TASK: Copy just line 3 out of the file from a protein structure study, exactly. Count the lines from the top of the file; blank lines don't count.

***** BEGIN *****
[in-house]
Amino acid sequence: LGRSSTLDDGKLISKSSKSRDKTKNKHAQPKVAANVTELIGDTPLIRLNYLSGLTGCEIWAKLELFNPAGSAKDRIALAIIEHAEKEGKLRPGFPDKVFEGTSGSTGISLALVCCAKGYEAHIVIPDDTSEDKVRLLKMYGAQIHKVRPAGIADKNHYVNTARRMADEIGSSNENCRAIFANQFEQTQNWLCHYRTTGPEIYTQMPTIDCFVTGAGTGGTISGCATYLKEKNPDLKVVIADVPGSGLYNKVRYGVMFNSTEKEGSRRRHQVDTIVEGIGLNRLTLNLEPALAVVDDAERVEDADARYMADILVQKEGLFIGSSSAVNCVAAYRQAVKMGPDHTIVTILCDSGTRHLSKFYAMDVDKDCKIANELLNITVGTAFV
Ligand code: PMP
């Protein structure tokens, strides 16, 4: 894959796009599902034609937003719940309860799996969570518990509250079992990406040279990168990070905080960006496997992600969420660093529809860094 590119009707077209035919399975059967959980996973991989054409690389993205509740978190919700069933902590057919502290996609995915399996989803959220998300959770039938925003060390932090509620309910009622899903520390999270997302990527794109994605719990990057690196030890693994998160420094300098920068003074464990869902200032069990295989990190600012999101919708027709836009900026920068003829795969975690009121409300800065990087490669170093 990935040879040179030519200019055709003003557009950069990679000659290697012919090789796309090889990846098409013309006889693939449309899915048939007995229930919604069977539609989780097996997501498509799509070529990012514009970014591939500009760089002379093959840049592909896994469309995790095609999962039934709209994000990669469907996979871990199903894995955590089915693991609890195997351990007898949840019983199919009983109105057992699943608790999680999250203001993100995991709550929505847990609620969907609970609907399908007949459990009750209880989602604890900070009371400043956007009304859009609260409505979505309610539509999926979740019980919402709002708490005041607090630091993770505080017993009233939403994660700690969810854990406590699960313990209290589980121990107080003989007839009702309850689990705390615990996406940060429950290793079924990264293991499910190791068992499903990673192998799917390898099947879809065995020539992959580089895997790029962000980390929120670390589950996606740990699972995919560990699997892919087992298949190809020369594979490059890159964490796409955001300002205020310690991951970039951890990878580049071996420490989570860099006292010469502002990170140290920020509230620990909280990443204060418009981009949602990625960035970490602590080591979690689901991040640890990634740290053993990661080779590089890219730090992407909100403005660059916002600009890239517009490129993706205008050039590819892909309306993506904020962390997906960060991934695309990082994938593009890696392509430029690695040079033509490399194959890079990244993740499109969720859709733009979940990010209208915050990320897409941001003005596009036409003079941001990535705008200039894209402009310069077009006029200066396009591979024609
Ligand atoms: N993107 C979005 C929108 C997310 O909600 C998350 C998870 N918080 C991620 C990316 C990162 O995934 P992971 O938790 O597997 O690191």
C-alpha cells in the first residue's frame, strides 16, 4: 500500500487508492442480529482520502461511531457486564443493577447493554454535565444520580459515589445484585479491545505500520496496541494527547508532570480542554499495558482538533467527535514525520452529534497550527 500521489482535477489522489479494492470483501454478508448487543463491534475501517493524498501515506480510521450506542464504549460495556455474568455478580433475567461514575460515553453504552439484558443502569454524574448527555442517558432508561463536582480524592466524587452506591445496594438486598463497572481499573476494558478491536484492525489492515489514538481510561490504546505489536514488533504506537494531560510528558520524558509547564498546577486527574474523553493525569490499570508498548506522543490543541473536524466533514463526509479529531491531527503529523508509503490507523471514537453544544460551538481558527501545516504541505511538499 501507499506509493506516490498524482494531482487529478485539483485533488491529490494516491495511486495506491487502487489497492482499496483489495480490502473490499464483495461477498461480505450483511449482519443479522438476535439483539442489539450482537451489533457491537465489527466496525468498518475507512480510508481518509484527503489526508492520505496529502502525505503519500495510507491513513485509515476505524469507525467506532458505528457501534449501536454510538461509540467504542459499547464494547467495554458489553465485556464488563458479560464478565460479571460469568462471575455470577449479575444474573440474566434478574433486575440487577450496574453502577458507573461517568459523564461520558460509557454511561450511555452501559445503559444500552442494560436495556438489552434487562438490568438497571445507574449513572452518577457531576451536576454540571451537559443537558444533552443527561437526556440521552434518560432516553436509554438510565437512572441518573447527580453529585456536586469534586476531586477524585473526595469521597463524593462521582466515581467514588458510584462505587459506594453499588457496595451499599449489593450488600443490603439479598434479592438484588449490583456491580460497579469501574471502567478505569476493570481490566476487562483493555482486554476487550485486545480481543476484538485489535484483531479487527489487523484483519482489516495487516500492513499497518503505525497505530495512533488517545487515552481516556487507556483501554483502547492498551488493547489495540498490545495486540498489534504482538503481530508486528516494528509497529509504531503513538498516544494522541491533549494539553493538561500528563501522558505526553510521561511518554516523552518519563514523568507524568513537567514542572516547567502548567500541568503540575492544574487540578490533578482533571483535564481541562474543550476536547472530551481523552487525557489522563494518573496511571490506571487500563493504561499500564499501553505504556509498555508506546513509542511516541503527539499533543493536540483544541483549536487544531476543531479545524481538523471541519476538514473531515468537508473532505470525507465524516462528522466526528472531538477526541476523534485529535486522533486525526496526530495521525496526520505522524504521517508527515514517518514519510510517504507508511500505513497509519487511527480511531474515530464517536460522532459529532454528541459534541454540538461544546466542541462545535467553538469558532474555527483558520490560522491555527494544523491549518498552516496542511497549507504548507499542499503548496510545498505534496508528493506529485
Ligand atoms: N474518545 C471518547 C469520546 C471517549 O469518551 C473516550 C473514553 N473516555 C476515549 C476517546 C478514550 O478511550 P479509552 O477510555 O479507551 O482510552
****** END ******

Ligand code: PMP